Industrial hemp is getting more attention lately, as at least 46 U.S. states work on legalizing its production. However, herbicides registered for in-season weed control in industrial hemp are scarce or nonexistent.
To help with this issue, a greenhouse study was conducted this summer at the University of Nebraska-Lincoln to test tolerance of three industrial hemp varieties to preemergence herbicides commonly used in corn and soybean.
The study was laid in a randomized complete block design with a split-plot arrangement. The main plot consisted of 14 soil-applied herbicides (see table), and the subplot consisted of three industrial hemp varieties: Cherry Wine, Canda and Delores.
Each treatment was replicated three times. Seeds of industrial hemp were sown in 21-by-15-by-4-inch trays filled with a loamy textured soil. Each tray consisted of three rows of industrial hemp 5 inches apart, with each variety sown per row per tray at 30 seeds per row.
The seeds were placed a half-inch deep and apart. Herbicide application was conducted immediately after sowing. A half-inch of irrigation water was supplied for herbicide activation, and then watered daily as needed. Industrial hemp injury was assessed visually at seven, 14 and 21 days after treatment (DAT) using a scale ranging from 0% (no injury) to 100% (plant death).
Visual injury ratings were based on symptoms including chlorosis, necrosis, bleaching, stand loss and stunting of plants compared with a nontreated check. The experiment was run twice (Run 1 was initiated in June, and Run 2 in August), and data were analyzed in R (statistical software).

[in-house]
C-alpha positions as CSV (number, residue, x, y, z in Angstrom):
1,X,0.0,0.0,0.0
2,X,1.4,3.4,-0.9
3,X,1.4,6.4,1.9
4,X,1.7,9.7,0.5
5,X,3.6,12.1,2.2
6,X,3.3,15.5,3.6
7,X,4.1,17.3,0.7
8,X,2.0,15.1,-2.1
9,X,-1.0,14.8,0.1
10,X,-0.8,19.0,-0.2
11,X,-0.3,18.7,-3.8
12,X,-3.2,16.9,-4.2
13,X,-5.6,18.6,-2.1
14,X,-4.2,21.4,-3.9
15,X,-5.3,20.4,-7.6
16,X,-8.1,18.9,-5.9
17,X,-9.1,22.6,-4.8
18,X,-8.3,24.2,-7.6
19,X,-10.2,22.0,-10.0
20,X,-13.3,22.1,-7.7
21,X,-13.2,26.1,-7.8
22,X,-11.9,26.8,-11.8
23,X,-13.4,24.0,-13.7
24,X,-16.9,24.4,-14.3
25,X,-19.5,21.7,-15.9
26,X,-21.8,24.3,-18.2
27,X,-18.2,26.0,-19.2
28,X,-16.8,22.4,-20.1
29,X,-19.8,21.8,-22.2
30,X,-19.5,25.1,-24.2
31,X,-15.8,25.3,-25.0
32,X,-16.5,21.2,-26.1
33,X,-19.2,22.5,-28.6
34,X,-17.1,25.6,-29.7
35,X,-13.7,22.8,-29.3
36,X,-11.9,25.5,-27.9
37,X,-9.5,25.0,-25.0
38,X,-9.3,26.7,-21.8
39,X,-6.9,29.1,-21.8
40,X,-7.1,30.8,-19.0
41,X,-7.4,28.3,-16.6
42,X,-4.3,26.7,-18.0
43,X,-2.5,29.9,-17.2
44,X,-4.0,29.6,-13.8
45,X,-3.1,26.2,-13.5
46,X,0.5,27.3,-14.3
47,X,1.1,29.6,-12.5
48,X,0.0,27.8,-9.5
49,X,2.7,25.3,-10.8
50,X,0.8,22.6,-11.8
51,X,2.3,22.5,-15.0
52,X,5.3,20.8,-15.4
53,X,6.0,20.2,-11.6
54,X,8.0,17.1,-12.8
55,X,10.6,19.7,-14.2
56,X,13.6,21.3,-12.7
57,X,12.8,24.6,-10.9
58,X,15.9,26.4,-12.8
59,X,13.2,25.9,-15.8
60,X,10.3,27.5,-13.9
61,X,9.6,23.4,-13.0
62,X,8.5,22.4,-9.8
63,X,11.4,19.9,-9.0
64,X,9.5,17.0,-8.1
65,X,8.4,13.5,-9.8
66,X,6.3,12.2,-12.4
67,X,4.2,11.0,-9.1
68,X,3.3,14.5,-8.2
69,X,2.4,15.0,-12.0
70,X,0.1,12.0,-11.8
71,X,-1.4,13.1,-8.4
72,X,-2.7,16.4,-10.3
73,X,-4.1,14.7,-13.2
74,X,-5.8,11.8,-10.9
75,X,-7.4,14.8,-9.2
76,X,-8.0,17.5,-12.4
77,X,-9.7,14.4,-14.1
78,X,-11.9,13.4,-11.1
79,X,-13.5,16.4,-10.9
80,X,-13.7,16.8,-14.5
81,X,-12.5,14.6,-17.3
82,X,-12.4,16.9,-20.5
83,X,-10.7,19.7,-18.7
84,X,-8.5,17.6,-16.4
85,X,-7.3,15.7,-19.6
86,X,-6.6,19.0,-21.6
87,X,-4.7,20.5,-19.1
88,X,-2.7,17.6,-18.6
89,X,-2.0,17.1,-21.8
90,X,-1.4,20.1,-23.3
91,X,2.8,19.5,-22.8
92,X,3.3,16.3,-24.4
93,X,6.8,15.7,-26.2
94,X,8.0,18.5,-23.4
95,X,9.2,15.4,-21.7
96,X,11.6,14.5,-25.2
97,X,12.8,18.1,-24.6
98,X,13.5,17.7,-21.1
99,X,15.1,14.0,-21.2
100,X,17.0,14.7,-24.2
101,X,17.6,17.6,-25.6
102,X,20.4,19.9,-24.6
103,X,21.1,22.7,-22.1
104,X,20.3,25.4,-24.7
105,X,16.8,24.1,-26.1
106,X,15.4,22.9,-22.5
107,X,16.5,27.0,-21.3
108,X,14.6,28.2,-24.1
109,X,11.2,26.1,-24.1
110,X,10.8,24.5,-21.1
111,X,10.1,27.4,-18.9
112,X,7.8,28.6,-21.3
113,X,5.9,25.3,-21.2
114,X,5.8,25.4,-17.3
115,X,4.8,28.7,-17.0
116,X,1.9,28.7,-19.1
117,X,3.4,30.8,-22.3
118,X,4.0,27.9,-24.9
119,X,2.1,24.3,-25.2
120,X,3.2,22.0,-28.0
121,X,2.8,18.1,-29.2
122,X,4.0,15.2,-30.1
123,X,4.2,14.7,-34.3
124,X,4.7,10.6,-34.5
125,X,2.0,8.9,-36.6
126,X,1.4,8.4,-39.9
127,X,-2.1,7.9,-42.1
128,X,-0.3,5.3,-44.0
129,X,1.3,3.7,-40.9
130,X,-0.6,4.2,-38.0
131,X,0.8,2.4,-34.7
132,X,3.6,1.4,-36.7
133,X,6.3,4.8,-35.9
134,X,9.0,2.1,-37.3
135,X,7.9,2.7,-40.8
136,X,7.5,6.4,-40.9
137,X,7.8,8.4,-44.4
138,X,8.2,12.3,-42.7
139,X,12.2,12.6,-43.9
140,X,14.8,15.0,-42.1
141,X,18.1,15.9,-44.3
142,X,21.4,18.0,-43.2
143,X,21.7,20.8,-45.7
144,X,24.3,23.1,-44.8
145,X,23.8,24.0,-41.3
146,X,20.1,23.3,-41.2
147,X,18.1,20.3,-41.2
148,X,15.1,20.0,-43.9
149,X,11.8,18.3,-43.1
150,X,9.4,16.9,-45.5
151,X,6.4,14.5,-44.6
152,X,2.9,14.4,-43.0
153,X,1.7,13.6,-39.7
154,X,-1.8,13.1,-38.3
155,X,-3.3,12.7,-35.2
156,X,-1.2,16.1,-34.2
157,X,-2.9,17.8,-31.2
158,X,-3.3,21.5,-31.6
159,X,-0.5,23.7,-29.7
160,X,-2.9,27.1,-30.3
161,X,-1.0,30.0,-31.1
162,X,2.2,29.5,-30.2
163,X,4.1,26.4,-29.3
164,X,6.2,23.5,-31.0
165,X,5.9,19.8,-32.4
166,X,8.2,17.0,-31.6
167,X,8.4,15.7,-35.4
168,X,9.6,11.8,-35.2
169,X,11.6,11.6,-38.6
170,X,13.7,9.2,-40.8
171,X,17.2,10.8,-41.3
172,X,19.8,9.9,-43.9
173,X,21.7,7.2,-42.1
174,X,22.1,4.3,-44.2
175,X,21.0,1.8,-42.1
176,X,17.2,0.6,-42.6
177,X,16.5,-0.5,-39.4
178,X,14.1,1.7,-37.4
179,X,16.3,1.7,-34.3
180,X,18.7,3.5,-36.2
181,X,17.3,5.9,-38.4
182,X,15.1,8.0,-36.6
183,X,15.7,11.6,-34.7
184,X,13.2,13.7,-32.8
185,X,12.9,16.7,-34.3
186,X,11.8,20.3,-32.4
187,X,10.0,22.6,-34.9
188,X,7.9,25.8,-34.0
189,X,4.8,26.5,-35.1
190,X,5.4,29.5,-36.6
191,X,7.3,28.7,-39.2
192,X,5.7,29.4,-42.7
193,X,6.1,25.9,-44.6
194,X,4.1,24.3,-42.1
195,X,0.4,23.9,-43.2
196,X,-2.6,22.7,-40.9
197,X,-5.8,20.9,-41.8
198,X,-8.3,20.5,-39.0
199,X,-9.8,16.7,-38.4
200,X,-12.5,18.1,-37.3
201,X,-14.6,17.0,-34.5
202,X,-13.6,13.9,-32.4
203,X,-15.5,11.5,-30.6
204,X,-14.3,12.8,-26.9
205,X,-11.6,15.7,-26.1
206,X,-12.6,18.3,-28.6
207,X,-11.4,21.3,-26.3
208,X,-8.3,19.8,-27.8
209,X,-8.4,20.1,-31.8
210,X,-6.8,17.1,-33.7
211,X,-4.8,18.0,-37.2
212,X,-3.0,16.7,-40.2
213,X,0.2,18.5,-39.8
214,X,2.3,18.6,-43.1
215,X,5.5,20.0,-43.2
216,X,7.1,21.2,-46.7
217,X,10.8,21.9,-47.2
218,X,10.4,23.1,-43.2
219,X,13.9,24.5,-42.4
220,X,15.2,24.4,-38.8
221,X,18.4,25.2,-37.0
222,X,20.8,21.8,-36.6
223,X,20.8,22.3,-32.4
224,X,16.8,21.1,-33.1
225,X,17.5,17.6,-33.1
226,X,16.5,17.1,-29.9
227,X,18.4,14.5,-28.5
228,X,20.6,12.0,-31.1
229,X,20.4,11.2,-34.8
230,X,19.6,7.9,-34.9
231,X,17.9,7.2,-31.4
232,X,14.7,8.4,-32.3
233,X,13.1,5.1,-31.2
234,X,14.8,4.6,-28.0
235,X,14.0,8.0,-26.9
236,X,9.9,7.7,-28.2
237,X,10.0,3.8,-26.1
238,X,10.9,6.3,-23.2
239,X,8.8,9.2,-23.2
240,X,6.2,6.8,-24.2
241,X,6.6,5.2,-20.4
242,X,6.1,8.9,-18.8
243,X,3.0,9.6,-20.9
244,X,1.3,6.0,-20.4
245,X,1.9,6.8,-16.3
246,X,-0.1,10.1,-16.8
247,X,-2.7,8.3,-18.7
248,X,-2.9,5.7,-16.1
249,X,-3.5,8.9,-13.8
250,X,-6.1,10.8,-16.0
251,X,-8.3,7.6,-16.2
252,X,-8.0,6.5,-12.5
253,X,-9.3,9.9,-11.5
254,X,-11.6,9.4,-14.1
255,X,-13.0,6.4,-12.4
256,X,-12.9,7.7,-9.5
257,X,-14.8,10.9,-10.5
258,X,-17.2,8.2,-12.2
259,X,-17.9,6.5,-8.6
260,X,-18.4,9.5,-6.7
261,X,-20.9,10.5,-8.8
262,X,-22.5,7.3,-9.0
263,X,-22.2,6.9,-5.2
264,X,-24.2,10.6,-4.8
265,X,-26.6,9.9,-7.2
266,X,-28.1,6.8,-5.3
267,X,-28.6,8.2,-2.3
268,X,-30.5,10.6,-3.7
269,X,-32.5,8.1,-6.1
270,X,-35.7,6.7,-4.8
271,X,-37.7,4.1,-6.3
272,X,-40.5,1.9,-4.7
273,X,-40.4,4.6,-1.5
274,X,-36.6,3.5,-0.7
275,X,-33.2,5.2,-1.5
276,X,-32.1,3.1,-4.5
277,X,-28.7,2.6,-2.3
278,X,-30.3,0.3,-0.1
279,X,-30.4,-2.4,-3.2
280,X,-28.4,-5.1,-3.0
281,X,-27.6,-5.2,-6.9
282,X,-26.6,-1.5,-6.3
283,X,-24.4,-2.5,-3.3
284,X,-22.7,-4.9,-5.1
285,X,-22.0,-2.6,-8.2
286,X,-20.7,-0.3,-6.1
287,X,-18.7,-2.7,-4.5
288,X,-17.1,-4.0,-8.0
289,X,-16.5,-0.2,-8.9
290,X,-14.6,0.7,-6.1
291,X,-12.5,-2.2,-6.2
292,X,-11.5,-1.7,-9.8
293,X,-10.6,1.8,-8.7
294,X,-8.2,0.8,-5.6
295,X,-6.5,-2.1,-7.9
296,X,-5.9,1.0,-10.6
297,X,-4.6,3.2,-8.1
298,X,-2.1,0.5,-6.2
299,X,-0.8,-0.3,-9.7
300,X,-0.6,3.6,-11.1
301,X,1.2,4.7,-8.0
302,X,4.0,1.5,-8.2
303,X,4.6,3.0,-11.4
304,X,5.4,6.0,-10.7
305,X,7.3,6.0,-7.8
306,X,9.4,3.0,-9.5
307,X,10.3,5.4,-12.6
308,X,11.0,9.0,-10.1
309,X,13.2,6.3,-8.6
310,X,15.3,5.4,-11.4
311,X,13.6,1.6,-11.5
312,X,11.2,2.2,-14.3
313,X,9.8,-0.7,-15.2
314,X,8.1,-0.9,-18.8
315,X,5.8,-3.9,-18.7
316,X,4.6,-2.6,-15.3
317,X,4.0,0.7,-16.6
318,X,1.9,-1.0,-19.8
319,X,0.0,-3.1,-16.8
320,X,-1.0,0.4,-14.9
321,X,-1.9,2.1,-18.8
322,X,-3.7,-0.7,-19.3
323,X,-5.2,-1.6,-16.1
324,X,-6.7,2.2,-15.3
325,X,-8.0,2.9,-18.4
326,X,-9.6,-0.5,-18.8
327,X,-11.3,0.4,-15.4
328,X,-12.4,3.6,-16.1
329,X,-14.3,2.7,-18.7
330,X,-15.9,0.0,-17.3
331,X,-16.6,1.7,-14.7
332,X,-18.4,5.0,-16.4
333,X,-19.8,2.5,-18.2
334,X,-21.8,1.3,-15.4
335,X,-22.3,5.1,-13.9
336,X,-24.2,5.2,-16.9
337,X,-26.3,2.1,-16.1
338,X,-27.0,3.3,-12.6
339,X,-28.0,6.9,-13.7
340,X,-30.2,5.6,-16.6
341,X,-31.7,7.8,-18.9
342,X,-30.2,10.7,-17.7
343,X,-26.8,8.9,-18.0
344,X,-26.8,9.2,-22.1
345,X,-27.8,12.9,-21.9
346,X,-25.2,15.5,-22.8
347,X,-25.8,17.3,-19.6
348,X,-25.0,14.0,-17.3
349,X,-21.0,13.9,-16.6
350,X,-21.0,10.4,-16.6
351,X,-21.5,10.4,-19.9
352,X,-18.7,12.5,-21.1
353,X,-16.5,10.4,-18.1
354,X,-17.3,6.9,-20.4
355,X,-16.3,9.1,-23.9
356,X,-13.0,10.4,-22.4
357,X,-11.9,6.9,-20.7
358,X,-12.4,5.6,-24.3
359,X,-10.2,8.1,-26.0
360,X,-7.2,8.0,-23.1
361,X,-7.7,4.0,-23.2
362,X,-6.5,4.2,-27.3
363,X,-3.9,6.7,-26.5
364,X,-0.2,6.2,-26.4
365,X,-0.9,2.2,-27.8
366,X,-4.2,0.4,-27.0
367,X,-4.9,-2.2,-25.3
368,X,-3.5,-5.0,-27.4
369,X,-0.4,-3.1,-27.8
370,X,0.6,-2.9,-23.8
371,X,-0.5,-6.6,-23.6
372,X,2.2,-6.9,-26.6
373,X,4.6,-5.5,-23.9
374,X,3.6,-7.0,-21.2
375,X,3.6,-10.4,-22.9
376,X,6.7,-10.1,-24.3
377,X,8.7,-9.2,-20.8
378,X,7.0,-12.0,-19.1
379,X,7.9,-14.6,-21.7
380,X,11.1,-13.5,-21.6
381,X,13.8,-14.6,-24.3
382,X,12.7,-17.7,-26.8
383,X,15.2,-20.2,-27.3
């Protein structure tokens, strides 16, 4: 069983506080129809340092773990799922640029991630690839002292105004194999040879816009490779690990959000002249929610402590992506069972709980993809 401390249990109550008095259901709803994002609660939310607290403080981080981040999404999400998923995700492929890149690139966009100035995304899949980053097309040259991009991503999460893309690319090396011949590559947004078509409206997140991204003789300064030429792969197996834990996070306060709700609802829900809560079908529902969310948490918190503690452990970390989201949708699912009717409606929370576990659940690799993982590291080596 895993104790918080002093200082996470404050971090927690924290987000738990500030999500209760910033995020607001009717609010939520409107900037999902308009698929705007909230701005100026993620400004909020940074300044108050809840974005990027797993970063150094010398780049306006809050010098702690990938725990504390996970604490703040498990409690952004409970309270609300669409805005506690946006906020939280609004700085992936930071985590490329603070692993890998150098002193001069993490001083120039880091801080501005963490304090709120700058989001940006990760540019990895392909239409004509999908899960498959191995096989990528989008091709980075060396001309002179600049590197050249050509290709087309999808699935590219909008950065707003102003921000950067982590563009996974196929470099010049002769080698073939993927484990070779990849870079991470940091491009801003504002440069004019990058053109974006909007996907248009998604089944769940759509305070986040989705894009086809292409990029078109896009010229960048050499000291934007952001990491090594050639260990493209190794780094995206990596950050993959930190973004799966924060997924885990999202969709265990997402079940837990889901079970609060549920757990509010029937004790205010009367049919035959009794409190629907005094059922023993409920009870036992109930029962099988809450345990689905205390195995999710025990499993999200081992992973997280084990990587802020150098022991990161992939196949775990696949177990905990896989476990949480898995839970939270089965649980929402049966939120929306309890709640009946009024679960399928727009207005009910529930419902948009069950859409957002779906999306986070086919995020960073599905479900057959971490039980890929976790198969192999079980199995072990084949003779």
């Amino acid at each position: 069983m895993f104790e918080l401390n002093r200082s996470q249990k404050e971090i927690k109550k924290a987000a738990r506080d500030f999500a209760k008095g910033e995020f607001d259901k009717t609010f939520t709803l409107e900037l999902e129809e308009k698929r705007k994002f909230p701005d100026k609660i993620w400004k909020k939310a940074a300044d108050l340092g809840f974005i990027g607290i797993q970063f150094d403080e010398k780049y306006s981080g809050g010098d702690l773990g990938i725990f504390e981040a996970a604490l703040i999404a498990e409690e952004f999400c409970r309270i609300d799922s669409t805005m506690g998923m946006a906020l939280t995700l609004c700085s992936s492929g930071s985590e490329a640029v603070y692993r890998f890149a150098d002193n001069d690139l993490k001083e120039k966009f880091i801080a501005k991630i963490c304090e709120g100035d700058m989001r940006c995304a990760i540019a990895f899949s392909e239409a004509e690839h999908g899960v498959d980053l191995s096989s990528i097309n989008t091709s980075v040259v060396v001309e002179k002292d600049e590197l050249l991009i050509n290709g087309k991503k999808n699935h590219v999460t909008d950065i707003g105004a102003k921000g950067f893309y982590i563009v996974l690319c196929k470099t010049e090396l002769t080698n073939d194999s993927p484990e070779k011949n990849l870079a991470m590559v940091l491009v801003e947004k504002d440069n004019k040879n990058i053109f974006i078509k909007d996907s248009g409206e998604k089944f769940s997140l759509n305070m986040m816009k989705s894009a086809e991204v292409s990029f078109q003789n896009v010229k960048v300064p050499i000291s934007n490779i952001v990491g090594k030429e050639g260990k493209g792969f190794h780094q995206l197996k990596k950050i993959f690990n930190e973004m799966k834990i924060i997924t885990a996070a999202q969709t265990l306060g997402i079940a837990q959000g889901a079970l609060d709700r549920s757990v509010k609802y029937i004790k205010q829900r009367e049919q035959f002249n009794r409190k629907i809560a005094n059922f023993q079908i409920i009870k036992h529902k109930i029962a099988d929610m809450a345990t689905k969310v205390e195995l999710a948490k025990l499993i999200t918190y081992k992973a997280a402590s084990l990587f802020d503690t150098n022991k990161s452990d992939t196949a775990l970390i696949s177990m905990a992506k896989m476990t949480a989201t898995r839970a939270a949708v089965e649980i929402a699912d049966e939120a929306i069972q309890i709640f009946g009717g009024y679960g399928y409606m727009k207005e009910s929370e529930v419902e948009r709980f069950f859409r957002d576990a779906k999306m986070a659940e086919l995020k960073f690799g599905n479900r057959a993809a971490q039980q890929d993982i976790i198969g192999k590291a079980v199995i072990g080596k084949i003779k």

Varieties equally sensitive
There was no statistical difference between the two runs, so data were combined and summarized in Table 1. In general, injuries varied from yellowing to leaf bleaching and ranged from none to 100% (dead).
All three hemp varieties were equally sensitive, or tolerant, to tested herbicides (see table). Sharpen, Permit, Prowl H2O and Valor EZ caused light and temporary injuries within the first seven DAT. Beyond that, no injury was evident in any of the three varieties tested, indicating complete recovery.
Stinger, Sulfentrazone 4F and Surpass NXT caused temporary injuries (4% to 15%). So, these products could be used but with caution. Python, Dual II Magnum and Surestart II caused unacceptable injuries ranging from 25% to 40%, while Balance Flexx, Tricor 4F and Command caused injuries over 90% (plant death); therefore, these products should be avoided.
These results are similar to the results with the same herbicides from a recent field study (see Industrial Hemp Tolerance to Soil-applied Herbicides).
Cuvaca is a postdoctoral research associate; Scott is a weed science technologist; and Jhala and Knezevic are Extension weed management specialists at the University of Nebraska-Lincoln.